I would encourage you to try controlled experimentation -- placing real, but small, trades using any promising approach to trading that you come up with. If you control the risk, the amount you might lose is small, but the knowledge and confidence you might gain is large. Think of these trades as part of your trading business's R&D budget, not some horrible loss that means you suck. Eventually, I am sure that you become justifiably comfortable with some method of trading and reap great profits.

    Happy trading to everyone, whether your favorite "indicator" is price, or not,

    P.S. The "ATM" analogy ironically appropriate since an ATM machine is a device where you pay a fee to get your own money back out of the system -- just like the game of breakeven trading. LOL! :)
    #23     Sep 14, 2002
  4. Quah


    Does it really matter what you are doing, or what you call it as long as you are making money?

    Why all this worry about "how" making money is done? If someone is making money it doesn't matter if they are doing it by using 100 indicators or by trading based on the shade of the dark circles underneath Maria Bartiromo's eyes.
    #24     Sep 14, 2002
  5. m_c_a98


    Yeah, what makes you think people trade that? that is ridiculous to me.

    ...well maybe not ridiculous, but for me its too much, anyway.
    #25     Sep 14, 2002
  6. egildone


    #26     Sep 14, 2002
  7. Then what's the point of posting anything on ET? So we can all just praise each other's methods while asking no questions or withholding criticism? Why are YOU here Quah -- if you're making money with your system, then what is the point of posting here?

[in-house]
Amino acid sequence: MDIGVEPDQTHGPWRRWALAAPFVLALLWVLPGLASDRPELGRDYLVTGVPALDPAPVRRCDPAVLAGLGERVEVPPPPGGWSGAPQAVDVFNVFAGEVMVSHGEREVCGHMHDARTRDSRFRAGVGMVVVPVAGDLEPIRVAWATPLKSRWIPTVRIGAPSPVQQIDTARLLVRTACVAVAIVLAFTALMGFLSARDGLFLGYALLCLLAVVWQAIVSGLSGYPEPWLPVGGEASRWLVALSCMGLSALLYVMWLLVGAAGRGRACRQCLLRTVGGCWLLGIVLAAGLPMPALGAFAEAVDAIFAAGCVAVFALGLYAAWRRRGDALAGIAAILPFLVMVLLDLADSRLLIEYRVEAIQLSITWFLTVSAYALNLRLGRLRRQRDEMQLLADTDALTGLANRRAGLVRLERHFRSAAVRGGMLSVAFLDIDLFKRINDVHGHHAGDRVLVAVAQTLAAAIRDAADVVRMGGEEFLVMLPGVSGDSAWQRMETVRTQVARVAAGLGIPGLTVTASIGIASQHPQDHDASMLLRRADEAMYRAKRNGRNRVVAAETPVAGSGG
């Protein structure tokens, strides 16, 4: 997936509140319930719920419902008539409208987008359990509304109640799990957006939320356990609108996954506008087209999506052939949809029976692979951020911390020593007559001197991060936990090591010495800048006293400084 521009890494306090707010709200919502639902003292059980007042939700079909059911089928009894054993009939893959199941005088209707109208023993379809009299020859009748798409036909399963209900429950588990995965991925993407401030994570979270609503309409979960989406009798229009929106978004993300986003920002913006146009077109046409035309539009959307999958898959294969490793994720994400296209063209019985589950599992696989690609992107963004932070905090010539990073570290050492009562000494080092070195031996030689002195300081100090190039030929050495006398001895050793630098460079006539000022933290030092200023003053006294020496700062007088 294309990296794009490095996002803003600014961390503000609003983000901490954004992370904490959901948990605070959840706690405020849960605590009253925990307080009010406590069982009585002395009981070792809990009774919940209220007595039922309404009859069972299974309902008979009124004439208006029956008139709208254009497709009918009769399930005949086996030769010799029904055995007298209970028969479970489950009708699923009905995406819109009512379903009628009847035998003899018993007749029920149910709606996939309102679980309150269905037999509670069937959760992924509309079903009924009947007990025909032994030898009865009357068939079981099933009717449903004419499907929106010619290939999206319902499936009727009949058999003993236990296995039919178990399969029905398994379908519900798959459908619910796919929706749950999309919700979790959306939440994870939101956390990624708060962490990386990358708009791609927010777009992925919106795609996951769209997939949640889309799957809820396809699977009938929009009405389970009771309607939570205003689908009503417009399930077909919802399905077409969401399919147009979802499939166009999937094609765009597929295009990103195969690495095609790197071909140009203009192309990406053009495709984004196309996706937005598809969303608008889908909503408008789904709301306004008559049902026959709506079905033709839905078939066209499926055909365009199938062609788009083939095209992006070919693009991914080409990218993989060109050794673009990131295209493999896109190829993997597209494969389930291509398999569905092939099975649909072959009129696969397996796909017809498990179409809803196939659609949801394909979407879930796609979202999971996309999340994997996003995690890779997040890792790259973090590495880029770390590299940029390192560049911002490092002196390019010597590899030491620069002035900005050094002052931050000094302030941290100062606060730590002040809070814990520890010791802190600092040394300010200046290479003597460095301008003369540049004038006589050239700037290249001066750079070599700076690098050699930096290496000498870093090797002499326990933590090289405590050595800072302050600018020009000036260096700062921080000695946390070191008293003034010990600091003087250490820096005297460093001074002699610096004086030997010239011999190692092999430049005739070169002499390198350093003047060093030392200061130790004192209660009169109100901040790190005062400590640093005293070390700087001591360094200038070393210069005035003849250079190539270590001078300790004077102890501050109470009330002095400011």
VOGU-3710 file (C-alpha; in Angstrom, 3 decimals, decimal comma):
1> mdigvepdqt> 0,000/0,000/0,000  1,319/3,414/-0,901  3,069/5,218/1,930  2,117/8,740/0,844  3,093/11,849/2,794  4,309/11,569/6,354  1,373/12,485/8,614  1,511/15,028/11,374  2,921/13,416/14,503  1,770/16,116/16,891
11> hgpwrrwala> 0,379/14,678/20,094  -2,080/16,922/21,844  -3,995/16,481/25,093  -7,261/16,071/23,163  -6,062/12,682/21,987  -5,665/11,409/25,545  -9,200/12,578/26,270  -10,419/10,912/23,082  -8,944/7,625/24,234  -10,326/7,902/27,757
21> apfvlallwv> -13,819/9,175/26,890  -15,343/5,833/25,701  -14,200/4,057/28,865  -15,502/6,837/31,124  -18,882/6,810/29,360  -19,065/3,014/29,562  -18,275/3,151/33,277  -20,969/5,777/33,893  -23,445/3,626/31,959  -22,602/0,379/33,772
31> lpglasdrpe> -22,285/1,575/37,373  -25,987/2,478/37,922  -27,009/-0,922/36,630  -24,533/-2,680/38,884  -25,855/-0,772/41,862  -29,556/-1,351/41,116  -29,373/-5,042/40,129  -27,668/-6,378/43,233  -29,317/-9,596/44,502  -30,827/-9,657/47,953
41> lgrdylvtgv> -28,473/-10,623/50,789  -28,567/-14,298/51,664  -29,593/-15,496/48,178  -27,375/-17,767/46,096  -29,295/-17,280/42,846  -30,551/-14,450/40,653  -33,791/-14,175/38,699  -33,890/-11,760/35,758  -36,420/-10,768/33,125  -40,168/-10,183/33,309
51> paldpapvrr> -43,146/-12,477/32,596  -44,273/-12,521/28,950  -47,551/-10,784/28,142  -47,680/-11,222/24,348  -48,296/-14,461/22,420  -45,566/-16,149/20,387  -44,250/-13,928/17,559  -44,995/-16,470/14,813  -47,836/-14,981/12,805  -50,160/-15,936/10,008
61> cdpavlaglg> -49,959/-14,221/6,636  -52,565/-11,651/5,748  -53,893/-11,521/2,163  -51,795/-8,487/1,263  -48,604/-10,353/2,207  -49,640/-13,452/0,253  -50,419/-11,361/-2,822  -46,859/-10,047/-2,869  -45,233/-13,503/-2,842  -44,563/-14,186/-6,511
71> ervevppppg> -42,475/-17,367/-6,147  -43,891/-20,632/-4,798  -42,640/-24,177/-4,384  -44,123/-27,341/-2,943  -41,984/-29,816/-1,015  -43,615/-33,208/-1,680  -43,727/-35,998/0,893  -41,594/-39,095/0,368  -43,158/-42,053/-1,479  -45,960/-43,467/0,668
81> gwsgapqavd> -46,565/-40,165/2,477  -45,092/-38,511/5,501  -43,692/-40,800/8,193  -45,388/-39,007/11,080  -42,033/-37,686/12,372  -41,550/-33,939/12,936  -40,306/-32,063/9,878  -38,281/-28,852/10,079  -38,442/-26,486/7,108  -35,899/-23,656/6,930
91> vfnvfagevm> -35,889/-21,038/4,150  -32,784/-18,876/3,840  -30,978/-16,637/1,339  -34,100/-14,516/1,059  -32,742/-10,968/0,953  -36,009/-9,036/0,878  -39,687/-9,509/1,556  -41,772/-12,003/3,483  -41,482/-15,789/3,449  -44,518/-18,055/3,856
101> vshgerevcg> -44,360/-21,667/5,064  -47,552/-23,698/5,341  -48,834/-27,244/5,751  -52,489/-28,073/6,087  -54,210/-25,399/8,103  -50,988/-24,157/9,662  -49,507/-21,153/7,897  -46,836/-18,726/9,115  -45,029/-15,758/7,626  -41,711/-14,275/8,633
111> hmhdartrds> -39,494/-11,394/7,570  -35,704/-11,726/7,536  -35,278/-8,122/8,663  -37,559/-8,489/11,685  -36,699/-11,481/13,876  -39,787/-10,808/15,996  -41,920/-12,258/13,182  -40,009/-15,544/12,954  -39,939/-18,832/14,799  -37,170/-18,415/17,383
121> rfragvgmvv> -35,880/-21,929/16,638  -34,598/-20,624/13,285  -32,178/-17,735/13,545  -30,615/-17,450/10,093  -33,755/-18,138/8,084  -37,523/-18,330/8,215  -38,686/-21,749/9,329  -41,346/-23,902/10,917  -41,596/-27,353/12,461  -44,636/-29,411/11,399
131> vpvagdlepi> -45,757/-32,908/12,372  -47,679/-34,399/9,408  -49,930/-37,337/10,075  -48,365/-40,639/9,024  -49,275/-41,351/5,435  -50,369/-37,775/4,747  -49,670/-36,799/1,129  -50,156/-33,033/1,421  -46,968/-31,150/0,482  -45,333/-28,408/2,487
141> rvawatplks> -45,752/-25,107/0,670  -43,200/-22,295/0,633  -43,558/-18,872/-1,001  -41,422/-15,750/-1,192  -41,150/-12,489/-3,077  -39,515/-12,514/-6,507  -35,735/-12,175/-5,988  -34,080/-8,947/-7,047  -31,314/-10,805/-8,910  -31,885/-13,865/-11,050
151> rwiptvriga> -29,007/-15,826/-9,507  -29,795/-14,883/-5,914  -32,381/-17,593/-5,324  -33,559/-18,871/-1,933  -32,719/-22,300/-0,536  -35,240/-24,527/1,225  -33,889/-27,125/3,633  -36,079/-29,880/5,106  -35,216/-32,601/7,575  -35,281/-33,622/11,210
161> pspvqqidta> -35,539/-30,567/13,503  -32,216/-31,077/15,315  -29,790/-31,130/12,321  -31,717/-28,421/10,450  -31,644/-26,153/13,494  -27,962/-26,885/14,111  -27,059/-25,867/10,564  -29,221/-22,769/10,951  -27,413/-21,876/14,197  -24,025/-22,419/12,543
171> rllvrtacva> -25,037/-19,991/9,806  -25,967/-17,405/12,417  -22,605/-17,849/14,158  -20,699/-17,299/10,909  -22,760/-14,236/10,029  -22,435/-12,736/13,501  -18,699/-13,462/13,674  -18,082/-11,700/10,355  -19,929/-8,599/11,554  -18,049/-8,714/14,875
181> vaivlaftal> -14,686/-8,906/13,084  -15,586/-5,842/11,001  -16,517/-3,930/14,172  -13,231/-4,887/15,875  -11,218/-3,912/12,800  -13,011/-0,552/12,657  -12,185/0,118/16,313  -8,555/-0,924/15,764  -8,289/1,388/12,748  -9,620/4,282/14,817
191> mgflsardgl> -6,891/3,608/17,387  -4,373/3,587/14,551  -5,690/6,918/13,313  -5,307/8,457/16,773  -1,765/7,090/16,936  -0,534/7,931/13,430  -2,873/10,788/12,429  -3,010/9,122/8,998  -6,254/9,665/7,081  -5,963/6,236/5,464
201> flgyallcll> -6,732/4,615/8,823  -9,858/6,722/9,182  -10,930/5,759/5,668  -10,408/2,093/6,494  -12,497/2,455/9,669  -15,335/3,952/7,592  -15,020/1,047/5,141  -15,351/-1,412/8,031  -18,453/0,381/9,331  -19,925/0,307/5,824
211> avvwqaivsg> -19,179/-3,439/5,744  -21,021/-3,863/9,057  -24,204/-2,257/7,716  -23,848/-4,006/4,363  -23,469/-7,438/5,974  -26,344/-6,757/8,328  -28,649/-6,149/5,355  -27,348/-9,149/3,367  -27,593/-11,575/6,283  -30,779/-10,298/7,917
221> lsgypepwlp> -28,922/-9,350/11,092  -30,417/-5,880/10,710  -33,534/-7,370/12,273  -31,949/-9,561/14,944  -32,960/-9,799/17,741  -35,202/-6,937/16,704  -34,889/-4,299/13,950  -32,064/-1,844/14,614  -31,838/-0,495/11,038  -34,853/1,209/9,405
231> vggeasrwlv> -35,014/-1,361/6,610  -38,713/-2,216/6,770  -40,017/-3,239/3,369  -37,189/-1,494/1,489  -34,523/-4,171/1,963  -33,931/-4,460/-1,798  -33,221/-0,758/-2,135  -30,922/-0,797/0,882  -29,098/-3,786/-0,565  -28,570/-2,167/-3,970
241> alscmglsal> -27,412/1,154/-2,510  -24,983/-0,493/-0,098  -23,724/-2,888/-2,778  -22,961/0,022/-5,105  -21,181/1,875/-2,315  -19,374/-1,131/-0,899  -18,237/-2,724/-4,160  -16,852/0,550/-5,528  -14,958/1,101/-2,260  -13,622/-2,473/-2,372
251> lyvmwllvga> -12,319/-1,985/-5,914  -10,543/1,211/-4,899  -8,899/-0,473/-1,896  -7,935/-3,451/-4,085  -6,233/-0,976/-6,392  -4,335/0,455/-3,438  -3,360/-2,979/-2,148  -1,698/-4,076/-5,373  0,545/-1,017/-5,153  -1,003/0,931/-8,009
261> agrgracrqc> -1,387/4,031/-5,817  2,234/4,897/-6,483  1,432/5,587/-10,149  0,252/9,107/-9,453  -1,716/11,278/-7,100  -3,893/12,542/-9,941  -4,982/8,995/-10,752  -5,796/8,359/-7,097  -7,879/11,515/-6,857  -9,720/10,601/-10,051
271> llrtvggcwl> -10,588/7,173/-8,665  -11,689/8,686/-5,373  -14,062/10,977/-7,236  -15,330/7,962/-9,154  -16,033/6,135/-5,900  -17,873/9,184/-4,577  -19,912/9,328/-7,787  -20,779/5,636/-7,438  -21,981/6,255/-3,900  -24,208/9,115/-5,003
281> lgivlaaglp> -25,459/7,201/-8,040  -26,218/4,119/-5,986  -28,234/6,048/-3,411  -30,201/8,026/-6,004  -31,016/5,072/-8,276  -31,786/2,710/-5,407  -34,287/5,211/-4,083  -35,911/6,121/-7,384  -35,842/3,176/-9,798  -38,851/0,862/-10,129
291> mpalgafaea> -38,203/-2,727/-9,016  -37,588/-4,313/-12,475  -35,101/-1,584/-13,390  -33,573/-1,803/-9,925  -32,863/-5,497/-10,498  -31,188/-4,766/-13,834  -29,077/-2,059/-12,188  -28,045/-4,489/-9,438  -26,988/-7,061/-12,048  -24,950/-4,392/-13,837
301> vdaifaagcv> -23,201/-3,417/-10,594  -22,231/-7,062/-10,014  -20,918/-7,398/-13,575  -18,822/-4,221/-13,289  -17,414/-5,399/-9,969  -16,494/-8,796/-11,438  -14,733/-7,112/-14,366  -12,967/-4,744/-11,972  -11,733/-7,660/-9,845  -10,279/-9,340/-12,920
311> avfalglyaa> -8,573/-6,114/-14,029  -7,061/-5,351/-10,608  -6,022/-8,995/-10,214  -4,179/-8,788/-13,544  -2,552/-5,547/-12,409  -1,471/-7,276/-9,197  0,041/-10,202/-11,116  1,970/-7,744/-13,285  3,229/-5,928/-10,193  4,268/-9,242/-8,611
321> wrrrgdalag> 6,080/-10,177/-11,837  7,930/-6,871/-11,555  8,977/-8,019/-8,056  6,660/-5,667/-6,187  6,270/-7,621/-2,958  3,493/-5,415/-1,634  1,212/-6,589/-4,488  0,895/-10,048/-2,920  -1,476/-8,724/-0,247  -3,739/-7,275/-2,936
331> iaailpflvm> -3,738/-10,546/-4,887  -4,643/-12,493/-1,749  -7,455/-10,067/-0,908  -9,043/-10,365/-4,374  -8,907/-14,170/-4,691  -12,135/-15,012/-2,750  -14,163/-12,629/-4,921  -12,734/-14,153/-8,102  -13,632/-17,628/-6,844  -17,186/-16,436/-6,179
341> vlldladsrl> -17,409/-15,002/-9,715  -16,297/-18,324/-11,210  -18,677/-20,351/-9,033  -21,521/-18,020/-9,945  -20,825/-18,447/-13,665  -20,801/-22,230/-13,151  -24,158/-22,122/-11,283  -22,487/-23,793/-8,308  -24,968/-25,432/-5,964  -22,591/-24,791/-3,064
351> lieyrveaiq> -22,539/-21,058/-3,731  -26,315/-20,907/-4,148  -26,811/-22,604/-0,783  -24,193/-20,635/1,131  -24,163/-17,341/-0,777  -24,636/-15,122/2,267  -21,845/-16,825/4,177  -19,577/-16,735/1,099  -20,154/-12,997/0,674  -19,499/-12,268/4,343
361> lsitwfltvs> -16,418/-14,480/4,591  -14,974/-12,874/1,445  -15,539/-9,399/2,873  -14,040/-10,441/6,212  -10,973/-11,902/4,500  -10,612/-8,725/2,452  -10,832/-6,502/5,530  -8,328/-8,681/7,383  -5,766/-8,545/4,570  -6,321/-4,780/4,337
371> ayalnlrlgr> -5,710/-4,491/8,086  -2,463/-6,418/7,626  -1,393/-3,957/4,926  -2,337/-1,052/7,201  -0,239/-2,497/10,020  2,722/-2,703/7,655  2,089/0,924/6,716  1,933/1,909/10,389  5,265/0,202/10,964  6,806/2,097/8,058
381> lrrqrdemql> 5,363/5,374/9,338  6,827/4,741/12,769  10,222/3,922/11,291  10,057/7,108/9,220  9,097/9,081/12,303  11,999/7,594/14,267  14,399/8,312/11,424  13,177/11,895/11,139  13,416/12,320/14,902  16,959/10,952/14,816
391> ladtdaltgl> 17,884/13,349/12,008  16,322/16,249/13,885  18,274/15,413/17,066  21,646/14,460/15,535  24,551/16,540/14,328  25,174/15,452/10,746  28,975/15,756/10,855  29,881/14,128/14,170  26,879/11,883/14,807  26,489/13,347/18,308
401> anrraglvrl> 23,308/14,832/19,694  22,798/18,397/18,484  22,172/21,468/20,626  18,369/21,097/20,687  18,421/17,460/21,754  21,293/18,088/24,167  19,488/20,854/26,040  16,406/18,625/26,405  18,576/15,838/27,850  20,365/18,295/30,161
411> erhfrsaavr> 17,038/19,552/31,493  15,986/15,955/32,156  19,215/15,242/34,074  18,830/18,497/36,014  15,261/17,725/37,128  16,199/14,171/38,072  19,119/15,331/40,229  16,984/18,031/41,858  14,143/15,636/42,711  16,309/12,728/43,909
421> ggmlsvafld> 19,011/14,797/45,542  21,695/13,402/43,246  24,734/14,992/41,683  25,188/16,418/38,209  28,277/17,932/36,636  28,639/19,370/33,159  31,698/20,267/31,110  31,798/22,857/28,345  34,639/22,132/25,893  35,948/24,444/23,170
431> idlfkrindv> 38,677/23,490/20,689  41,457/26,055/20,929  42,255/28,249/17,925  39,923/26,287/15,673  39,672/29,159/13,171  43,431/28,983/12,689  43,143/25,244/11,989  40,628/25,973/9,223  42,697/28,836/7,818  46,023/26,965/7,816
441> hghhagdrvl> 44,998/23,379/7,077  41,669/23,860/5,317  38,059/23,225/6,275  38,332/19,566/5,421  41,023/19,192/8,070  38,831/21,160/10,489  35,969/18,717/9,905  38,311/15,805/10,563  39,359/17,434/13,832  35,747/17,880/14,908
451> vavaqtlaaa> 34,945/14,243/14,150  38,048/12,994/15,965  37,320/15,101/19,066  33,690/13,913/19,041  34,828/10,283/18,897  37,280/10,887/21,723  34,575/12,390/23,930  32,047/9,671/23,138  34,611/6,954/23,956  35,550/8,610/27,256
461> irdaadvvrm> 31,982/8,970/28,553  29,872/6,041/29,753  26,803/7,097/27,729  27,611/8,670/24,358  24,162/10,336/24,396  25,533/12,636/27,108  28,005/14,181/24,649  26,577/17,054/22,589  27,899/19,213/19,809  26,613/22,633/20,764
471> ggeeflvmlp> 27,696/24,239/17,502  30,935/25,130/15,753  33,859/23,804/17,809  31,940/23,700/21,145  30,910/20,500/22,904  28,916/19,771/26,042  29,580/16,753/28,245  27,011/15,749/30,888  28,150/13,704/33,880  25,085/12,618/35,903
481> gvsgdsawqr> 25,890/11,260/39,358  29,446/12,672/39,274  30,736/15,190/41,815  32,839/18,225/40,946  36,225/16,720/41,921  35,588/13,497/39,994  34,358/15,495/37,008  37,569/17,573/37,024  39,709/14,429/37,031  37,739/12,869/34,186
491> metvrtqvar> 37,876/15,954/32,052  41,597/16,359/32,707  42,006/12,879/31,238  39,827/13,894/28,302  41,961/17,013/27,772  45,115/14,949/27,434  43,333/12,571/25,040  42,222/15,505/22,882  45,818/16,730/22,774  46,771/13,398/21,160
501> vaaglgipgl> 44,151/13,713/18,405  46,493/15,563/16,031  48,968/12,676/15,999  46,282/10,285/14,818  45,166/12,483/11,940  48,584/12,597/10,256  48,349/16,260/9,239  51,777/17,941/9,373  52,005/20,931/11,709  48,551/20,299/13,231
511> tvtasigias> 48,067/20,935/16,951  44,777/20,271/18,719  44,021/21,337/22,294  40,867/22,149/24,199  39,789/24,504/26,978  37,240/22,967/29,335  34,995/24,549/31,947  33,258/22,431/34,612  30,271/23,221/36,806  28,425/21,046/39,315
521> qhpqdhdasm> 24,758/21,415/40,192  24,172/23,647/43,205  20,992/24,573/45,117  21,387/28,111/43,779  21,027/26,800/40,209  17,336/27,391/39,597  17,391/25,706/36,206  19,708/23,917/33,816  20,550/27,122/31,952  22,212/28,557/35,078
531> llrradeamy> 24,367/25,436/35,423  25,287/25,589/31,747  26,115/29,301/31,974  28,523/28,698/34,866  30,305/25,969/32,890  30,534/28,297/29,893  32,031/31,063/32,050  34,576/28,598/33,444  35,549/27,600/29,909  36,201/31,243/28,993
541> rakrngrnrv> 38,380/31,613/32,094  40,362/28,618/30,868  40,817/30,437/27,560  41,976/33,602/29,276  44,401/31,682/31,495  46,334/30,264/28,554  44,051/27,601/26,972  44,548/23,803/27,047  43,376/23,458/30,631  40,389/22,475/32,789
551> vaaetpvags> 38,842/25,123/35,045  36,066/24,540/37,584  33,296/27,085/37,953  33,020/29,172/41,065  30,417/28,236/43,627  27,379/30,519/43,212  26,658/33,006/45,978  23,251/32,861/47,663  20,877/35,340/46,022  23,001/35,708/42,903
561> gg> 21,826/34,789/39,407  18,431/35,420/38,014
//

#27     Sep 14, 2002
  8. Quah


    Nothing wrong with asking questions at all. I guess there is nothing wrong with criticizing either - but that doesn't make much sense to me.

    But then again I'm assuming that everyone's goal is to make money. It doesn't make any sense to me to criticize something as long as it accomplishes that goal. If your goal is to trade based on price, or trade using no indicators, or trade using 100 indicators, or have the coolest system, or something other than being profitable - then I guess criticism is warranted if the system does not meet those types of goals.

    Opinions are one thing. Criticism and black and white statements are another.

    Why am I posting here? Because I want to, it's interesting, and I can learn something. One thing you won't see me posting is that the method someone uses to trade is "wrong", or certain to be a loser, just because I wouldn't do it the same way.
    #28     Sep 14, 2002
  9. If everyone that uses those "indicators" is making money, then you're right, it doesn't matter.

    But here's my guess: most of the people using these indicators are losing. Someone mentioned Linda Radke (sp?). I have alot of respect for her reputation. I hear she's good. And I'm told she uses indicators. But this woman is fairly sophisticated. I also know she's a big proponent of tick and trin. She understands price action, charts, and follows alot of different stocks. I really doubt that she bases her buy/sell decision on "indicators" per se. Perhaps it's just another thing in the mix.

    Buying strength, selling weakness is a problem for a daytrader. And that is the heart of most of the indicators. The problem is that you lose the first portion of the move and the last portion. That doesn't leave a big middle if you're only daytrading. Keep in mind the market typically doesn't migrate straight from low to high. By the time your indicators turn you're in the red.

    If you UNDERSTAND the market, and what is moving it, you can trade the market as it changes it's conditions, volatility etc. If you're trading MACD, you understand MACD for the current market conditions...period. You don't understand the market. And therein lies the difference.

    #29     Sep 14, 2002
  10. Many many many systems are profitable in the short-run and losers in the long run. I think Oldtrader's methods are central to the market itself and therefore naturally adapts to market changes.
    #30     Sep 14, 2002